Illustration of African-American mother talking to child about war


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UMMC experts advise parents on how to answer children’s questions about war

Published on Friday, April 1, 2022

By: Annie Oeth,

Images of violence, explosions, homes bombed to rubble, and refugees trying to make their way to safety may have children asking questions about war that no parent wants to answer.

Portrait of Gigi Holder

Talking with a child frankly about war or other difficult subjects can build trust, said Gigi Holder, a licensed clinical social worker at Children’s of Mississippi’s Center for Advancement of Youth.

“I think the main point to focus on is conflict resolution so that the child can be introduced to and learn how to approach a situation with the goal to resolve it and not escalate it,” she said. “If parents can equate war to something that a child can relate to, then they can begin to connect such aspects as conflict, anger, and not getting along with someone and how that can transform into a fight.”

CAY, located at 4400 Old Canton Road, offers coordinated care across disciplines for children with behavioral or developmental issues. It is part of Children’s of Mississippi, the pediatric arm of the University of Mississippi Medical Center that includes the state’s only children’s hospital as well as clinics around the state.

Portrait of Philip Merideth

The stress of the invasion of Ukraine following the COVID-19 pandemic has left more children and teens in need of mental health services, said Dr. Philip Merideth, professor of psychiatry and medical director for CHAMP, a program that operates a free telephone consultation service that connects primary care providers to child mental health experts at UMMC.

“Primary care providers throughout the state have reported seeing an increase in mental health issues in children and adolescents following daily news reports about recent international events," Merideth said. “The CHAMP team is available to assist primary care providers in their assessment and treatment of young patients and their families who are struggling with upsetting news reports that may be difficult for them to understand.”

Portrait of Dr. Anita Henderson

Merideth, Holder and Dr. Anita Henderson, president of the Mississippi Chapter of the American Academy of Pediatrics and a pediatrician at the Hattiesburg Clinic, offer parents three tips for talking with children about war and other traumatic world events.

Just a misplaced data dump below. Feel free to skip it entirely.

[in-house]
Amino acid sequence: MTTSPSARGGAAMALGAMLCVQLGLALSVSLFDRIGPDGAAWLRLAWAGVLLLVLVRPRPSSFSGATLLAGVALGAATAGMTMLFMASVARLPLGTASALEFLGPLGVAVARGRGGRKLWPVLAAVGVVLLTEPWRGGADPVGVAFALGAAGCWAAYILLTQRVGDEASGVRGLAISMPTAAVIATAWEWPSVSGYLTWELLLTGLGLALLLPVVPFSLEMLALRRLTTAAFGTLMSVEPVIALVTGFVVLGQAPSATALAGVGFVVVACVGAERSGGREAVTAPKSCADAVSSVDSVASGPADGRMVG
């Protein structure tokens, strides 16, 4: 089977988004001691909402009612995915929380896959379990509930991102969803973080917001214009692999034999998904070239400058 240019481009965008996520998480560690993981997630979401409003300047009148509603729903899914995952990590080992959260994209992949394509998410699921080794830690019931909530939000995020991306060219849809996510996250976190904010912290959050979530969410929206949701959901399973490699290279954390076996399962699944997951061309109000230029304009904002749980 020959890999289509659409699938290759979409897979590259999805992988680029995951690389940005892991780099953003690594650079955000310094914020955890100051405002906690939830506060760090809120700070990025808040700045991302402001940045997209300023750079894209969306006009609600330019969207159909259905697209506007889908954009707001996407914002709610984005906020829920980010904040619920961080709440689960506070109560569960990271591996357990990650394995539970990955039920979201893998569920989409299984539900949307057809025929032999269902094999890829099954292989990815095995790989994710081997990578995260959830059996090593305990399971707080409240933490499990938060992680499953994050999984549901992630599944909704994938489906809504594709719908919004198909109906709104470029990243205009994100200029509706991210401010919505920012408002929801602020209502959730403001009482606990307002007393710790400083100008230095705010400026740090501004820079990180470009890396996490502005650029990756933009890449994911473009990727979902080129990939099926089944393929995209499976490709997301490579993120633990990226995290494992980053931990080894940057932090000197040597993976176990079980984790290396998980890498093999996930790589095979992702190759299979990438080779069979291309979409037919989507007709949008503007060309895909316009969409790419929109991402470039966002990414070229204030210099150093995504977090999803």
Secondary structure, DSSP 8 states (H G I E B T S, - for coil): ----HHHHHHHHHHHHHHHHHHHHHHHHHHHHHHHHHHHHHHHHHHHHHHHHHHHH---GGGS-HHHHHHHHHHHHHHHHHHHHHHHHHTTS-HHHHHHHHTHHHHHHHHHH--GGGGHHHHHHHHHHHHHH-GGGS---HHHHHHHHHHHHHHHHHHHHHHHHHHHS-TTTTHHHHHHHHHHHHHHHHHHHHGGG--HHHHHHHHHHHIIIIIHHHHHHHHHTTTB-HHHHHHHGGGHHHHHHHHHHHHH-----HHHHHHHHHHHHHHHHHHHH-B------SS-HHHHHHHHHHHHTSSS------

Talk with children about their concerns

Henderson said parents of younger children should be prepared to discuss disturbing current events when their children ask, giving them information that’s appropriate for their age and cognition.

“Sometimes, especially with younger children, you may need to spend extra time playing with them to help them share any worries or concerns,” she said. “Children often pick the most inconvenient times to share, so parents must be ready to listen whenever their child is ready to talk.”

Making sure a child feels safe is important, Holder said. “Discussion of their concerns can add to security for children as well as help build problem-solving skills.”

“One strategy would be to give children a scenario in which they have to identify and explain both sides of the story to decide what’s the better or best choice,” she said. “Asking the child to think through both sides can help them to start developing abstract thinking and problem-solving skills to determine the appropriate action. This can be a great way to increase logic and welcome empathy when children are encouraged to start thinking about situations from another person’s perspective.”

Listen more than you talk

Henderson recommends that parents listen more than speak when children ask questions about wars, refugee crises and other issues.

“One of the first things I recommend when your child is dealing with any type of traumatic event is listening,” she said. “Find out what they have heard, ask them what they know about the event, and then listen to their concerns and fears.”

Go on a news diet

There’s a fine line between staying informed and watching too many news reports. Holder and Henderson both recommend going on a news diet during trying times.

“We are constantly inundated with information all the time, and when that information tends to air on the negative or downtrodden side, it can weigh on us mentally and emotionally,” Holder said. “Because of that, it can be good to take breaks. For some that may be only reading the headlines of stories to stay abreast of what’s going on, and for others it may be turning off the news all together for a few days or even weeks. That time span will differ from person to person.”

Henderson agreed. “I would advise parents to refrain from having the TV or news on too much. Children do not need to constantly watch the 24-hour news cycle, as too much graphic information can be disturbing and scary.”

For families, stepping away from information outlets like the news can allow for other activities to take place, Holder said.

“Going on a news diet can allow for family talks during mealtimes, watching a fun movie together, or anything else that encourages positive quality time together.”

Early intervention is essential

Noticing signs of anxiety or stress early is the first step toward better mental health, Merideth said.

“Our team of child mental health professionals encourages parents and caregivers to seek early intervention for the stress of news such as the war in Ukraine to prevent the development of more serious symptoms of anxiety and depression,” he said. “Simple steps for early intervention regarding such traumatic events can be effective. A few minutes of developmentally appropriate intervention at home can prevent hours of therapy later."

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